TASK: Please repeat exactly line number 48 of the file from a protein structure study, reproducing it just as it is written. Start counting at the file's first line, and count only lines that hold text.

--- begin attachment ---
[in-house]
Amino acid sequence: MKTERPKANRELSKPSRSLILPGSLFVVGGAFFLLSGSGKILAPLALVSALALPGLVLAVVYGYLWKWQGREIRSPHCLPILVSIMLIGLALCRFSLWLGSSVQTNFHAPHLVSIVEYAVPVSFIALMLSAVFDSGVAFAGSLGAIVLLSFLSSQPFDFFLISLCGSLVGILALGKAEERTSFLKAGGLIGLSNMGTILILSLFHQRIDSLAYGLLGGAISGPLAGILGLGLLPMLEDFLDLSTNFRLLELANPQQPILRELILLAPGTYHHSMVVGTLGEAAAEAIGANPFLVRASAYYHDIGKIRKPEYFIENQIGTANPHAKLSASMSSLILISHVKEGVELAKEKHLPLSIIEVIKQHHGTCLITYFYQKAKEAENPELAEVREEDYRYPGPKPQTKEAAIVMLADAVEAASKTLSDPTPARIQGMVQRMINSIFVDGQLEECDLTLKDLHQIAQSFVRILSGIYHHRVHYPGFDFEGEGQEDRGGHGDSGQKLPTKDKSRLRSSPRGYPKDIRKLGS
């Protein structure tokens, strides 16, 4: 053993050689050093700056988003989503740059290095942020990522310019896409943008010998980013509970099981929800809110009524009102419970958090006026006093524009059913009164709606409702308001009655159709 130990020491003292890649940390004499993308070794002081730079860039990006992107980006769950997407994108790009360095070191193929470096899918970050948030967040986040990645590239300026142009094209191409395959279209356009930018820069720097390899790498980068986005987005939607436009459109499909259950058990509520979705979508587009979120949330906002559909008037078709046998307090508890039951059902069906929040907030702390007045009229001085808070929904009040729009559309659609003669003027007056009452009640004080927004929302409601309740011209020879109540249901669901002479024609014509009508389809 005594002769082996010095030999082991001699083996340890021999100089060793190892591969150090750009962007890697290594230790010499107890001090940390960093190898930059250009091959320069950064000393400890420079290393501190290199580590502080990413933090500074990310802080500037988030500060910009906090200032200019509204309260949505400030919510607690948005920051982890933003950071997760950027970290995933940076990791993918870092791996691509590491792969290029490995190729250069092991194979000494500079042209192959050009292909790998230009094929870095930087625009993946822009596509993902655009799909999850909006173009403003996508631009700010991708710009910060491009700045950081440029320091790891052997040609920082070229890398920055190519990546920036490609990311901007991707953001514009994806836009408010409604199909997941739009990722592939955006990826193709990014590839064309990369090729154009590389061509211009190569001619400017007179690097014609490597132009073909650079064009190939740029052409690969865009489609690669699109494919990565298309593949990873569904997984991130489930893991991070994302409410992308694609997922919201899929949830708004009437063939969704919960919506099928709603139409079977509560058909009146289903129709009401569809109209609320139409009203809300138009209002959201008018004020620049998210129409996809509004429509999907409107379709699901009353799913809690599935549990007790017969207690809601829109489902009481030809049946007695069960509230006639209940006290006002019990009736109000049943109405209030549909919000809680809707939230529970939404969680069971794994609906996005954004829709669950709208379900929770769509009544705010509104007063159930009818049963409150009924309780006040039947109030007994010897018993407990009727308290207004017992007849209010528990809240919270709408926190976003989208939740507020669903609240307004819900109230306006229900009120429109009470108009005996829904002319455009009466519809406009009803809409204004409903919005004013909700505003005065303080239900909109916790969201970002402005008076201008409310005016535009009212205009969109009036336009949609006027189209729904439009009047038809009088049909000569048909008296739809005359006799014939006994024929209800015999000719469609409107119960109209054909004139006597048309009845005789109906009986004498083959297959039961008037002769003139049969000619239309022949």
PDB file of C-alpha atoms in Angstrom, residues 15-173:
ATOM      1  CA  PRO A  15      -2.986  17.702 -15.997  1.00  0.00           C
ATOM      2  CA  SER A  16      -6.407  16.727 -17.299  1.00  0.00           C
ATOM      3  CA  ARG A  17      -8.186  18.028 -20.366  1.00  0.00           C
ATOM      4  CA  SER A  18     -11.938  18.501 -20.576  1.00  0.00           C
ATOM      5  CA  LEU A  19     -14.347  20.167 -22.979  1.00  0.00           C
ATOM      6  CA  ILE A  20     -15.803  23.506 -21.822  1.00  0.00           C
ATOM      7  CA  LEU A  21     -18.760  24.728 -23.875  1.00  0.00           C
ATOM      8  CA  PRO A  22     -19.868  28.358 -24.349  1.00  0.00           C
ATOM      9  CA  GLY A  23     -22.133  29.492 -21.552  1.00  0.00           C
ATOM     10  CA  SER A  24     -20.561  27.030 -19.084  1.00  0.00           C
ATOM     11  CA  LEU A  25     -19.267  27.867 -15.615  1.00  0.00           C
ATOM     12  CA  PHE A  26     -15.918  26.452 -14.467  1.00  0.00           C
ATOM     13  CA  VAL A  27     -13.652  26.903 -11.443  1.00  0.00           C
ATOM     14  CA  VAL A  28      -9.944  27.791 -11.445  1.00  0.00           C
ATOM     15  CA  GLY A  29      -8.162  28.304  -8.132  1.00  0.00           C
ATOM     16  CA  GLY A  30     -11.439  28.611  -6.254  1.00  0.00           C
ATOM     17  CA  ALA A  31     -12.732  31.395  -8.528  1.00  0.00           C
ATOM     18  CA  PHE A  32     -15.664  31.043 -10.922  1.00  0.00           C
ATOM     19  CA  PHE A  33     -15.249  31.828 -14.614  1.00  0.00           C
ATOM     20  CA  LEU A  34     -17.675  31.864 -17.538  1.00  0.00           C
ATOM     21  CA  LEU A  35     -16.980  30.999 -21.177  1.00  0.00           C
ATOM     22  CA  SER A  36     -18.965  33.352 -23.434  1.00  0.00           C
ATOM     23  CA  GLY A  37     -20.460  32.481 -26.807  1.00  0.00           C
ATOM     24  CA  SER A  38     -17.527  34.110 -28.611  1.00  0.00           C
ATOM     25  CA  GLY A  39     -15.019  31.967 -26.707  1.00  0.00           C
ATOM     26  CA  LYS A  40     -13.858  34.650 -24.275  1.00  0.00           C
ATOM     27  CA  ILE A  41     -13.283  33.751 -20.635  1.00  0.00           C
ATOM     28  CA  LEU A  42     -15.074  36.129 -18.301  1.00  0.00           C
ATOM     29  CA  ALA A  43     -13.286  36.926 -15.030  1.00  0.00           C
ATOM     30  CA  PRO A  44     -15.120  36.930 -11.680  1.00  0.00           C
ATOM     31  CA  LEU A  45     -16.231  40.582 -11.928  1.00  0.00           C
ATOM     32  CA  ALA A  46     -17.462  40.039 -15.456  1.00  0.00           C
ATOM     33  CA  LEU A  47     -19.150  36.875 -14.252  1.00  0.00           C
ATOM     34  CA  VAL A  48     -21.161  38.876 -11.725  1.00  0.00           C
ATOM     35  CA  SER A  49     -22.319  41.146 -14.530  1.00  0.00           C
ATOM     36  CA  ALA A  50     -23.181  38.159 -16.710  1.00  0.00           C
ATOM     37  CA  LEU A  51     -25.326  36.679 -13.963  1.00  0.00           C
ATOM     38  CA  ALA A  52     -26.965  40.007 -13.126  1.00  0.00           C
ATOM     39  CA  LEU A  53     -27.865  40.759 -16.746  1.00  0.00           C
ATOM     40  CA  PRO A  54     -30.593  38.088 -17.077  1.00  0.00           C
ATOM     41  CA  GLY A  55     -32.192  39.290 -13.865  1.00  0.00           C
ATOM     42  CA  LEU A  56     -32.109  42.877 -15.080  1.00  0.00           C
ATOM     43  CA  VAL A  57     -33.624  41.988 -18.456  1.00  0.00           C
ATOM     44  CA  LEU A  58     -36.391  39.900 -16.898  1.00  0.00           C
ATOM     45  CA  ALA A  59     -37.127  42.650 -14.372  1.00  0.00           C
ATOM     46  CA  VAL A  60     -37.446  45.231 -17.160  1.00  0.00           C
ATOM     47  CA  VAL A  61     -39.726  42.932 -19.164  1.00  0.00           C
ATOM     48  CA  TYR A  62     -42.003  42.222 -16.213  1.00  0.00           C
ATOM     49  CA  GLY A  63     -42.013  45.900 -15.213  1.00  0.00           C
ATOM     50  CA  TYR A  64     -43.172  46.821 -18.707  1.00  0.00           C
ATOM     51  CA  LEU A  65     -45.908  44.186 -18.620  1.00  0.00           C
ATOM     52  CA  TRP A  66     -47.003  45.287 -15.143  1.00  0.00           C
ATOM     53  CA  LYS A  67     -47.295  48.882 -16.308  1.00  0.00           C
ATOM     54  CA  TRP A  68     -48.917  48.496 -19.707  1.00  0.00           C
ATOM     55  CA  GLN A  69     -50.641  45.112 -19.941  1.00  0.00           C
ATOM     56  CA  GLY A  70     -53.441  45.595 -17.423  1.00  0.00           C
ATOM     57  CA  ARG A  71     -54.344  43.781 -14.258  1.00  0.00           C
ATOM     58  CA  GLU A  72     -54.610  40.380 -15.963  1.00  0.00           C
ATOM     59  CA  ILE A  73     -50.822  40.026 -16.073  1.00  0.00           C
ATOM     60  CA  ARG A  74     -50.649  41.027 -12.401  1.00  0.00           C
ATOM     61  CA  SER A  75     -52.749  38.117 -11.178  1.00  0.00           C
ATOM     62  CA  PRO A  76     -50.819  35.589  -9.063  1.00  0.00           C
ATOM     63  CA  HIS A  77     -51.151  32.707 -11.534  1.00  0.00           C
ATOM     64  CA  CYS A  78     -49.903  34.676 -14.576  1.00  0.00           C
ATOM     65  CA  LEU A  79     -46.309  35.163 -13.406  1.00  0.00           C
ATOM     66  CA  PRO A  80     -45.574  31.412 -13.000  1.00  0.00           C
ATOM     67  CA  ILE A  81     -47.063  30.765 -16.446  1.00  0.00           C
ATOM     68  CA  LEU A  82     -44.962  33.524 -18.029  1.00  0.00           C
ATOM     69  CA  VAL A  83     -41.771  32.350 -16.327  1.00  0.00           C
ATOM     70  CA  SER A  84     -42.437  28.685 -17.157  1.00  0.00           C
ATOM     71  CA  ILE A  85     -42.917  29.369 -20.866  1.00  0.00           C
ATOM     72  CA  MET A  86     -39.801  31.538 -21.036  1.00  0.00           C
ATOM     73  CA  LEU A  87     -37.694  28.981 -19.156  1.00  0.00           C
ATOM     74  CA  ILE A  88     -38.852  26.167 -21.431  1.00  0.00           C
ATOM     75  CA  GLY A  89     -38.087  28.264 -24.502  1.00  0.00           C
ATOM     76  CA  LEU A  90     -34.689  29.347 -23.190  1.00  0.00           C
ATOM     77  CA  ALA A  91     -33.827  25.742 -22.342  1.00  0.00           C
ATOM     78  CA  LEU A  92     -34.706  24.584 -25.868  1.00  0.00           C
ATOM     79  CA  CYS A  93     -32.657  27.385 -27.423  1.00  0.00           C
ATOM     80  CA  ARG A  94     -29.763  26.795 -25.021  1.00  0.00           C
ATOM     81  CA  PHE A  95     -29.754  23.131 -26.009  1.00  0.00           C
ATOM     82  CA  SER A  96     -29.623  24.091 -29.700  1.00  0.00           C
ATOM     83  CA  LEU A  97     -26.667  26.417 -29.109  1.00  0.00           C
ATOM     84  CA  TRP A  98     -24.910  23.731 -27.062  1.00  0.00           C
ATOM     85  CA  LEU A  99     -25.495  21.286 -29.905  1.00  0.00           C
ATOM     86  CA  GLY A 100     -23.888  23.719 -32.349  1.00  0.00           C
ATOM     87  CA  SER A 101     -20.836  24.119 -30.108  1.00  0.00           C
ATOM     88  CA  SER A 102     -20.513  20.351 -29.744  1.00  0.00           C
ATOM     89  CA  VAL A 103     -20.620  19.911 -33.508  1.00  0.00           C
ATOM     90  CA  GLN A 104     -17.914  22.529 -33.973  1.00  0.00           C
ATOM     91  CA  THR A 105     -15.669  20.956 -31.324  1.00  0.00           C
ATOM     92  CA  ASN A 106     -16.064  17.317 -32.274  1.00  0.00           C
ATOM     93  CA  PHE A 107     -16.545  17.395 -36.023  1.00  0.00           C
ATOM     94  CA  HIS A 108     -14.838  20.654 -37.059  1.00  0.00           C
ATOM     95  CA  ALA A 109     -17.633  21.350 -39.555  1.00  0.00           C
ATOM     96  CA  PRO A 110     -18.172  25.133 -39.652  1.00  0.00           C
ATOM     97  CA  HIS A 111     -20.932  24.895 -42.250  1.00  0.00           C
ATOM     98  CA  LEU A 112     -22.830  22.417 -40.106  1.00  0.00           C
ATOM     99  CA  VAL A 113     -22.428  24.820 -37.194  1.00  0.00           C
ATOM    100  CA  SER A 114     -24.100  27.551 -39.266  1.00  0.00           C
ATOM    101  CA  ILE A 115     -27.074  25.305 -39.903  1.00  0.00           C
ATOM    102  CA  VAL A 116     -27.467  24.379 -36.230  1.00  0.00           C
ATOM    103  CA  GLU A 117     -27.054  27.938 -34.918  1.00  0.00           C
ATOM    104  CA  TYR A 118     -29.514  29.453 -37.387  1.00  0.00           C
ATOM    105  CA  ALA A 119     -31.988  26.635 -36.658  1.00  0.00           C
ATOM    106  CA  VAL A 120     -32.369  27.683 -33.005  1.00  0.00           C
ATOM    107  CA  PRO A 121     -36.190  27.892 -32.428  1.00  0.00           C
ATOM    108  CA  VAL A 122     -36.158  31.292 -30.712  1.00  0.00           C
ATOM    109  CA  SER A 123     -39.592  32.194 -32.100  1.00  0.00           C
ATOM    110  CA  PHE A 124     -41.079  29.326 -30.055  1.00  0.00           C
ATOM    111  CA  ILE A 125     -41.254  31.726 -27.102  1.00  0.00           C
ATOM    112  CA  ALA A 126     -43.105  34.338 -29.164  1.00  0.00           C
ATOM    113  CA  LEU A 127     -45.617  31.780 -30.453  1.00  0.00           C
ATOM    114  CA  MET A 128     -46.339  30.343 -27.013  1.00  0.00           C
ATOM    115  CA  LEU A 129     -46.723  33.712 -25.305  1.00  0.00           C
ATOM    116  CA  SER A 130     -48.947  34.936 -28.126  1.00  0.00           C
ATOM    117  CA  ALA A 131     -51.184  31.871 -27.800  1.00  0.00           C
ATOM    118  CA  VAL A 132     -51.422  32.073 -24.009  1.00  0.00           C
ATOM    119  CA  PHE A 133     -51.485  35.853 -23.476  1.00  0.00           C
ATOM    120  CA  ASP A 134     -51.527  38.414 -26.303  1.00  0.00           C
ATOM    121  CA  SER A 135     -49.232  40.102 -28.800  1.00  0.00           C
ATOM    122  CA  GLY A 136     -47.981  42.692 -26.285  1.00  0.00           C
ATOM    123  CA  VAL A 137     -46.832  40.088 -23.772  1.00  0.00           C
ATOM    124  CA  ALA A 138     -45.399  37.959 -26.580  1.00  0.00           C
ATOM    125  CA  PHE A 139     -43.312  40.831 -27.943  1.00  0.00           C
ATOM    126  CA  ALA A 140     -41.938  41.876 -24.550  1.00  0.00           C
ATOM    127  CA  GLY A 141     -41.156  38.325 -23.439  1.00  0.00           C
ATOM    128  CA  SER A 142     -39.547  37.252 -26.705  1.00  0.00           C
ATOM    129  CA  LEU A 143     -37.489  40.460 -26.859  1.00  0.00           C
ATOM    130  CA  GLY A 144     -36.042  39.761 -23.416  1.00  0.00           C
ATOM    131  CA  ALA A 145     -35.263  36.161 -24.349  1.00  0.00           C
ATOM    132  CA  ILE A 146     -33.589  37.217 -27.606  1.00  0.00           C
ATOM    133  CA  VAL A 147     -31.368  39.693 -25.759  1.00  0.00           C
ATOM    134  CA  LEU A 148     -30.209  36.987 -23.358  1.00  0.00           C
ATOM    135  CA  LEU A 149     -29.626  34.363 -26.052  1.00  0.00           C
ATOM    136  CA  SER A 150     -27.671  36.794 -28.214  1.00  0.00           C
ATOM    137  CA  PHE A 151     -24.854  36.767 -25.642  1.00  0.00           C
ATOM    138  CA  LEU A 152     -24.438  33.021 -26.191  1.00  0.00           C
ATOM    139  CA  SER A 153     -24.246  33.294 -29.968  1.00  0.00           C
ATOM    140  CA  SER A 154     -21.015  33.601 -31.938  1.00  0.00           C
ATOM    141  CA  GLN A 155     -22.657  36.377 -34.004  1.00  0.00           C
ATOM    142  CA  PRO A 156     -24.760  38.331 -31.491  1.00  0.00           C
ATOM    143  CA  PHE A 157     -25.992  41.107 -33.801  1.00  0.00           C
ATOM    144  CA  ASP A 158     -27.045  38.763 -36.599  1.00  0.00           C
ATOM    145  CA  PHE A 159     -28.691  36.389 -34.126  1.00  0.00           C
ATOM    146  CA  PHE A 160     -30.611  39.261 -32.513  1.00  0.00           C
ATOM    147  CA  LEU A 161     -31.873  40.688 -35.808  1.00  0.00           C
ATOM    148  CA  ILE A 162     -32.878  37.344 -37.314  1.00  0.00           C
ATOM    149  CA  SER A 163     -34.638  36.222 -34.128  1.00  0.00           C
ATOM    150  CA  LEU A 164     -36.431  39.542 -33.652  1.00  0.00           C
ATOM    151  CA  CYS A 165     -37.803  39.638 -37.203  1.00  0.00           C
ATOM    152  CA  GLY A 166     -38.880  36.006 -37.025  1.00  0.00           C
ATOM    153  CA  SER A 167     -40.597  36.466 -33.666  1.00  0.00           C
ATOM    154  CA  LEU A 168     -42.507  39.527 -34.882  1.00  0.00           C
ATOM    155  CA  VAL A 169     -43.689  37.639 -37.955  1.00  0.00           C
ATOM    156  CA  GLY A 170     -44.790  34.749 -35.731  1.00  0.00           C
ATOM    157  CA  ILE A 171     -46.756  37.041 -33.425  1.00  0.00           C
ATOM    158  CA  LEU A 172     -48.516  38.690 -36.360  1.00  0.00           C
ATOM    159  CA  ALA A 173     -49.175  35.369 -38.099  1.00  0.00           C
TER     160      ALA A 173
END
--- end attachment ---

ATOM     44  CA  LEU A  58     -36.391  39.900 -16.898  1.00  0.00           C